“While the Human Development Report brings attention to the important concepts of vulnerability and resilience and to some extent explores why people are more or less resilient it fails to go beyond broad strategies to reducing vulnerability. As Duncan Green in his blog From Poverty to Power points out the report is evasive in addressing how to bring about real change, alter power structures to cater for marginalised groups and transform political systems to be more responsive, supportive and protective. Perhaps such specificity is beyond the scope of the UN system and so the main questions this report raises are whose responsibility it is to develop strategies to build global, national, local and individual resilience, what are the best approaches to reduce vulnerability and how can they be implemented?”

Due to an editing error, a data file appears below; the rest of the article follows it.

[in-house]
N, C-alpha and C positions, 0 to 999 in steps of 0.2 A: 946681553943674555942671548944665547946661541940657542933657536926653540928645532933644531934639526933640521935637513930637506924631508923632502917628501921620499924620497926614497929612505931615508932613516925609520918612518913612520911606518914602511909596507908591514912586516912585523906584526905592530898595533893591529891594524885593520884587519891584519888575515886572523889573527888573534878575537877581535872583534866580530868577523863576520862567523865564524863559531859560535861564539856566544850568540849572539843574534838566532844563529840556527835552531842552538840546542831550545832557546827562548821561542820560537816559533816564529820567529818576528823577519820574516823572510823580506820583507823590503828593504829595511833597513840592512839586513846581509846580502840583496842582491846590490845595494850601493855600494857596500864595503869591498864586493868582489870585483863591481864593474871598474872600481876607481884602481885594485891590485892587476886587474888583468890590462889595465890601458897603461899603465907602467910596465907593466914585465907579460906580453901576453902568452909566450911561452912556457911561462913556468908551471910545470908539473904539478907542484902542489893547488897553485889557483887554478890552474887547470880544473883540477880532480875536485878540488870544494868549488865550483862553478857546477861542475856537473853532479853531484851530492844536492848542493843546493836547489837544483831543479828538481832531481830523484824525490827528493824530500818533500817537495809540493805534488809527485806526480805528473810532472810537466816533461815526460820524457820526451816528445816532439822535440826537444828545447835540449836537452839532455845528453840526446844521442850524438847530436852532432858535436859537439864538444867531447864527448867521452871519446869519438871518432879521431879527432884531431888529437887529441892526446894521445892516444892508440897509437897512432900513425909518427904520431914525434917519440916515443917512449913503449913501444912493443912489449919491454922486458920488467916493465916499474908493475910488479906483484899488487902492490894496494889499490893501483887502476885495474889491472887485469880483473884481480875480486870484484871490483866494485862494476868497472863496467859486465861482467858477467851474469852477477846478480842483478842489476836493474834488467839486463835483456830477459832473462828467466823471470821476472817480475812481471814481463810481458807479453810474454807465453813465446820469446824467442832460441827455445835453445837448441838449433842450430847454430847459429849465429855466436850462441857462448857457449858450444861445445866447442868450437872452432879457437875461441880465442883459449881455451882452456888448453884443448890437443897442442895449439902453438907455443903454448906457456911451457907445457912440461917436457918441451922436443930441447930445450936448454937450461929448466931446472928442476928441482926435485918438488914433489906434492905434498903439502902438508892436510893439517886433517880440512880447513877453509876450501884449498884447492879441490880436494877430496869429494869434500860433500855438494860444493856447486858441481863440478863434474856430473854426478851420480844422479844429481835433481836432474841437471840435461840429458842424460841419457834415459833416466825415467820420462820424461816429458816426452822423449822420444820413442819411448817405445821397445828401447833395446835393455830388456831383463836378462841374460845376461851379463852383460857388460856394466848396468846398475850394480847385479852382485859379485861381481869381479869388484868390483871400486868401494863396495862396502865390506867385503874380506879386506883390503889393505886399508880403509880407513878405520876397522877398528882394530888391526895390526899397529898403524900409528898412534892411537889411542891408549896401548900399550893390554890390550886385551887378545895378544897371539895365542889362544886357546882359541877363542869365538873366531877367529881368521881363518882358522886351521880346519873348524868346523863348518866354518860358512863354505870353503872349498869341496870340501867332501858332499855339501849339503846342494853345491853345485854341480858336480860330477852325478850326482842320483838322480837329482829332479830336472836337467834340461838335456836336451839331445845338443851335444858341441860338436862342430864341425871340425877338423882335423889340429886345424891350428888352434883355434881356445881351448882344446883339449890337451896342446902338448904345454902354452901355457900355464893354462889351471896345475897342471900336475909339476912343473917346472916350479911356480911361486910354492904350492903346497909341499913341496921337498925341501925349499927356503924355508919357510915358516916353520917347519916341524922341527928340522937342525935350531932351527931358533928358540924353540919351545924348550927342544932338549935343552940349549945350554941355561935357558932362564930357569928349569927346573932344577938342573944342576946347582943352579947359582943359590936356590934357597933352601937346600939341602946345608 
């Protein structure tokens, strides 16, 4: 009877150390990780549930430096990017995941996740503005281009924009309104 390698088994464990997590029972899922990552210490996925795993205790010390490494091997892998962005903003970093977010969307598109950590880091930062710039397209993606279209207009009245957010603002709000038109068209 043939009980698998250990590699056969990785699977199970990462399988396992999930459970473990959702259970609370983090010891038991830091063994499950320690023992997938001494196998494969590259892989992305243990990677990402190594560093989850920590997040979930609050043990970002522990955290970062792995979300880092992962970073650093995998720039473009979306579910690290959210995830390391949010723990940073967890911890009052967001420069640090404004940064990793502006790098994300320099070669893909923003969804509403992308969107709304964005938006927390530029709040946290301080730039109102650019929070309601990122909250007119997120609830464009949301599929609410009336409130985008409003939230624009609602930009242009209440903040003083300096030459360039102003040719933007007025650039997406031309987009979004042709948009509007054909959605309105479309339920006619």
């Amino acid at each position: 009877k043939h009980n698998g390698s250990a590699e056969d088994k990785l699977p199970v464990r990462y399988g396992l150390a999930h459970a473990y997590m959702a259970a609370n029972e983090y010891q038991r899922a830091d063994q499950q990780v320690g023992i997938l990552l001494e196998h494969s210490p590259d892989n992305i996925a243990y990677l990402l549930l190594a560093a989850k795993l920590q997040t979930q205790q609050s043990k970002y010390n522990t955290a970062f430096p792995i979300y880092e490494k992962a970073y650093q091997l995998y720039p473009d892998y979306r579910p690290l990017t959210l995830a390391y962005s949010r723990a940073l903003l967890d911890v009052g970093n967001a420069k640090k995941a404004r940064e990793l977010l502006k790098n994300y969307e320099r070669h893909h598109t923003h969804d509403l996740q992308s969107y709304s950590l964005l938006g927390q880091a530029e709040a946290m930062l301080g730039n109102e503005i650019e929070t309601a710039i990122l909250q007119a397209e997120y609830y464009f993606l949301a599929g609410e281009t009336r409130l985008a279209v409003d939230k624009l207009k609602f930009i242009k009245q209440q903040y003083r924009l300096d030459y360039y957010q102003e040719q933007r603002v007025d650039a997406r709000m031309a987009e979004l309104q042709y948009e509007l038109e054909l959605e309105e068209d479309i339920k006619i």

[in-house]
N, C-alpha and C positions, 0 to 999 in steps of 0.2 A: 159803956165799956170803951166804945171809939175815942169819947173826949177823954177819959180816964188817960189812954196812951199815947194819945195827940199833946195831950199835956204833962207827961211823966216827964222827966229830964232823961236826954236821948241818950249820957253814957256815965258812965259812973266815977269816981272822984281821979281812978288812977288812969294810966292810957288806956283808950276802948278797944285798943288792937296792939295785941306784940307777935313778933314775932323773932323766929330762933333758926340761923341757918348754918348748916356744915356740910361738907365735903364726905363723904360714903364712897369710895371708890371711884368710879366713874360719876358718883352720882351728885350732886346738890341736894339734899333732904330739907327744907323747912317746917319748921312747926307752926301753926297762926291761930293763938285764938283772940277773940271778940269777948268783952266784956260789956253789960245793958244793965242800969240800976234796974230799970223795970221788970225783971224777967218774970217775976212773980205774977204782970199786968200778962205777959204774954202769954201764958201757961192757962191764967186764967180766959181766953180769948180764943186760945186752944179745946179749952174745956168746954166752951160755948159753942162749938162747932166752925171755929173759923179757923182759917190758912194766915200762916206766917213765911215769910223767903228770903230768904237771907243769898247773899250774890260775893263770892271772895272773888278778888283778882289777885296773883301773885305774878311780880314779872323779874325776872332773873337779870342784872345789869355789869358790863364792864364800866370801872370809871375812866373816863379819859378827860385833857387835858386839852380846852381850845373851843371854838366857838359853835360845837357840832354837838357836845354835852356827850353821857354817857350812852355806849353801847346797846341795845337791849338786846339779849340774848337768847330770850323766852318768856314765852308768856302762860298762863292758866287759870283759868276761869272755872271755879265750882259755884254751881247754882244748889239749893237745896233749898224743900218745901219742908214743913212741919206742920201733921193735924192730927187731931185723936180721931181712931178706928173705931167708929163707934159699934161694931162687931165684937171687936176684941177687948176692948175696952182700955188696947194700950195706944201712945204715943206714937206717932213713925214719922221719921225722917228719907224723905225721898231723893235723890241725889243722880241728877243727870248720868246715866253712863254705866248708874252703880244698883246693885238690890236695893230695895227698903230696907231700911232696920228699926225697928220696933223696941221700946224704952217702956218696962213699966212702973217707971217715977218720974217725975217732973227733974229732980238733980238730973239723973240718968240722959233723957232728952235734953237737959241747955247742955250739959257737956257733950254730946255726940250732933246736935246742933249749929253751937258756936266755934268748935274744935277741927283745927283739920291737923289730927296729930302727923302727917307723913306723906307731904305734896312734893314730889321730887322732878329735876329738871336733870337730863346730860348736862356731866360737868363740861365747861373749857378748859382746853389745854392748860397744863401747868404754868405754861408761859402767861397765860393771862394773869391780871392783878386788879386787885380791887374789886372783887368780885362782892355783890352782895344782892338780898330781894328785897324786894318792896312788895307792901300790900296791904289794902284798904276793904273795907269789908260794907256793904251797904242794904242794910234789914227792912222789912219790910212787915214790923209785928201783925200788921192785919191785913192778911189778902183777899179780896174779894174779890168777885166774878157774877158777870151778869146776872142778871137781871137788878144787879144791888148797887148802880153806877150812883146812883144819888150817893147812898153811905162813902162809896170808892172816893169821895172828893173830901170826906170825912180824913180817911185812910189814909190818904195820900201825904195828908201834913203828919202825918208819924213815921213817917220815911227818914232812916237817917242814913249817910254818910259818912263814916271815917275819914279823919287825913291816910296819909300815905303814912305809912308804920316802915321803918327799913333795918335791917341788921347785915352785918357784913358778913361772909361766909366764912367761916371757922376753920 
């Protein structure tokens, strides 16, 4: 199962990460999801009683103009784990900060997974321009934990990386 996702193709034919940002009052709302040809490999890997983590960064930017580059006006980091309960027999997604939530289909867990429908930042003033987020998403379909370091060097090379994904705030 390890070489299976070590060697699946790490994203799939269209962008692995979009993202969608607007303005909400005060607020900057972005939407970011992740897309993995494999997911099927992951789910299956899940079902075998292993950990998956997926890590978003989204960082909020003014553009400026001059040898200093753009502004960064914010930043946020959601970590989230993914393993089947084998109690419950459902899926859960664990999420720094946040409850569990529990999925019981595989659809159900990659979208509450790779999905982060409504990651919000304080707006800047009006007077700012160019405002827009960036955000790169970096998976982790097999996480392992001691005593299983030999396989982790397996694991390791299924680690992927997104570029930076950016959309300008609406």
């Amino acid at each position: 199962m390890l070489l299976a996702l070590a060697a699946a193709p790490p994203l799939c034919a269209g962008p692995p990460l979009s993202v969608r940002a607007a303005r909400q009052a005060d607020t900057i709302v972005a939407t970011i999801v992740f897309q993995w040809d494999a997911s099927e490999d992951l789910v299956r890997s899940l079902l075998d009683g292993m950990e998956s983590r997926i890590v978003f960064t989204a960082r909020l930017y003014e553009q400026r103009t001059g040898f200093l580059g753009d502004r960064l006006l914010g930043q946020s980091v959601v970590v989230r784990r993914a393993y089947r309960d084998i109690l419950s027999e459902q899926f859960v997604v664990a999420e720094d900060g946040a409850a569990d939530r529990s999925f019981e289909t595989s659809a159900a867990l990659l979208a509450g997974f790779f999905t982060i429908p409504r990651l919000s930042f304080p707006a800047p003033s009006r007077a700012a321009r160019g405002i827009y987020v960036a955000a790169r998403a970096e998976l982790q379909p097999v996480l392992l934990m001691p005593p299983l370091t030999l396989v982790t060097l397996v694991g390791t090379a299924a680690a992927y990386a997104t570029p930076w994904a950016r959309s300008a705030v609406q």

At Agriculture for Impact we talk a lot about resilience and in particular how farms and rural economies can become more resilient to shocks and stresses like climate change, pests and diseases and food price fluctuations. In the new UNDP Human Development Report 2014 released recently, the concept of resilience in terms of individuals, communities and of global political systems is explored. As the report states, “resilience is about ensuring that state, community and global institutions work to empower and protect people”.
In particular the report highlights the precariousness with which we view advances in human development, improvements in peoples’ welfare and the state of the environment and global governance. Corruption, environmental and humanitarian crises, crime, changing leadership, negligence of key sectors such as health and civil unrest can all spell disaster for progress made in tackling poverty, malnutrition, food insecurity, environmental degradation and poor health. As the report states…
View original post 685 more words